Wednesday, 18 May 2011

Week 11: State - Maryland (and Washington D.C.)

Maryland, the first state south of the Mason-Dixon line on this trip, was in 1790 chosen as the location of the nations new capital when George Washington, the first President of the United States, selected land to be ceded to the District of Columbia for the creation of the Federal Capital, renamed Washington, D.C. the following year in his honour. Although the District is not part of any U.S. state and is instead directly overseen by the federal government, it currently sits solely on land ceded by Maryland as the land also provided by Virginia was retro-ceded back to the state in 1846. Located within the district are The White House, the centres of all three branches of the U.S. federal government, the J. Edgar Hoover Building (headquarters of the FBI), many national museums and war memorials, the Lincoln Memorial and Thomas Jefferson Memorial, the historic Ford's Theatre (site of the assassination of President Abraham Lincoln), the Washington Monument, and the the National Archives which houses the Declaration of Independence, the United States Constitution, and the Bill of Rights. Washington, D.C. also hosts 174 foreign embassies as well as the headquarters of the World Bank.

Outside of the cities and suburbs surrounding Washington, DC, the majority of the population of Maryland is located in and around Maryland's most populous city, Baltimore, the largest independent city in the United States (in not being part of any county). Baltimore is also the largest U.S. seaport in the Mid-Atlantic and was once the second leading port of entry for immigrants to the United States. During the War of 1812, the British military attempted to capture the port, which was protected by Fort McHenry, and it was during this bombardment that Francis Scott Key, a Maryland lawyer aboard a British ship where he had been negotiating for the release of an American prisoner, witnessed the bombardment and later wrote "The Star-Spangled Banner", a poem recounting the attack, which was later set to music and became the official National Anthem of the United States in 1931. The state as a whole has a booming economy led by the computer industry and scores of federal government jobs in and around the Washington area. As a result Maryland households are currently the wealthiest in the country, with a 2009 median household income of $69,272 (ahead of New Jersey and Connecticut), and the poverty rate is the lowest in the country. Maryland is known alternately as Little America, due to the diverse variety of its topography (despite the absence of any natural lakes), The Old Line State, or The Free State. The capital is Annapolis.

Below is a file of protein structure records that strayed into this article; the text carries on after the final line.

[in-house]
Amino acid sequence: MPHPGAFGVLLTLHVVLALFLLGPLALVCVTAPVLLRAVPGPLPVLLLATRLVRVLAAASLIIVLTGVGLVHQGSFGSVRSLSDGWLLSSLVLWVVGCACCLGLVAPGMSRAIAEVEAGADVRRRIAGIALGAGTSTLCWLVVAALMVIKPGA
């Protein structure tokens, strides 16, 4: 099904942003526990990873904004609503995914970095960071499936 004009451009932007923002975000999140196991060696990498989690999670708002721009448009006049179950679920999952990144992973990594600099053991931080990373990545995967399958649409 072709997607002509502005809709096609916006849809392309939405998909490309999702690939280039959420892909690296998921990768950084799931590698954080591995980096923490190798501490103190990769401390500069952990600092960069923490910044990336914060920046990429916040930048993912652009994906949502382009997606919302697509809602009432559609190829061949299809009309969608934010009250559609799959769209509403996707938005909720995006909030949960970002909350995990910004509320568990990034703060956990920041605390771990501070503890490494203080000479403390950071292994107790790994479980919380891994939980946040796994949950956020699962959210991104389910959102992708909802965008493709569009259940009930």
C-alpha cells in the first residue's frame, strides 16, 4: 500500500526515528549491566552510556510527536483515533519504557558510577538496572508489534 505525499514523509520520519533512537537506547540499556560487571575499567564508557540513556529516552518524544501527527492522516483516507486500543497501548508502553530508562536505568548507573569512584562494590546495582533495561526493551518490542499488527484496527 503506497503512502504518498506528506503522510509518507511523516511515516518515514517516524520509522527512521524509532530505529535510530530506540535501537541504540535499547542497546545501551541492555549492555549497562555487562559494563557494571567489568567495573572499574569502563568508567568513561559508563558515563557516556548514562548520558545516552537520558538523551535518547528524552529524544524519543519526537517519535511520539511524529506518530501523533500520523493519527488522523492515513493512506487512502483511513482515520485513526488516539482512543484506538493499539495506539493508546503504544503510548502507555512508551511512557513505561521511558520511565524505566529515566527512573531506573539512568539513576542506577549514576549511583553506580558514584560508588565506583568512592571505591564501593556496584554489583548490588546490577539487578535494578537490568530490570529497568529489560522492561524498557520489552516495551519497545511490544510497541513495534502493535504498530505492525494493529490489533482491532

Notable films set in and around Washington, D.C. include, aside from all the numerous depictions of historical and fictional U.S. Presidents, All the President's Men (based on the Woodward and Bernstein reporting of the Watergate scandal for the Washington Post), The Exorcist (set in Georgetown), Mr. Smith Goes To Washington and Minority Report, as well as the T.V. Shows The West Wing, and The X-Files. In rural Maryland The Blair Witch Project is set in and around the town of Burkittsville, whilst films set in Baltimore include 12 Monkeys and The Accidental Tourist. Baltimore native Barry Levinson has set a series of films in Baltimore (Diner, Tin Men, Avalon and Liberty Heights), as has fellow resident John Waters who parodies the city extensively in his films (Pink Flamingos, Hairspray). The acclaimed crime dramas Homicide: Life On the Street and The Wire are also both set in Baltimore. Contemporary writers based in Baltimore include Anne Tyler, author of The Accidental Tourist, and Tom Clancy (the film adaptation of his novel The Sum of All Fears features the destruction of Baltimore by a nuclear bomb). For my choice of novel at first I was tempted to cheat and go with The Exorcist, which is set in Georgetown in Washington, but having felt that I've read too many books lately which have been turned into films I've already seen I've decided to go with one by Anne Tyler.

A Patchwork Planet was first published in 1998 and like many of Anne Tyler's novels is set in Baltimore. I've read the book over the last week and as I've fallen behind schedule I won't be posting a separate review. It's not the kind of book I would normally read and I found her writing a little too whimsical for my tastes, though I understand this is part of the appeal to her fan base and A Patchwork Planet has been largely praised elsewhere. It's also the first book on this trip where I've felt the setting hasn't played a large role as a character in the story. The plot focuses on a divorced 30-year-old former juvenile from Baltimore who has proved to be a disappointment to his affluent family from Guilford by not amounting to anything more than his dead-end career as a handyman for the elderly. Guilford is a distinctive residential neighbourhood in the northern part of Baltimore comprising of 680 family dwellings ranging from modest homes to stately mansions, many with swimming pools, extensive landscaping and old-fashioned streetlights. There are also a number of scenes set in Penn Station, the main train station in Baltimore (built 1911) and the eighth busiest rail station in the United States.

Next: West Virginia

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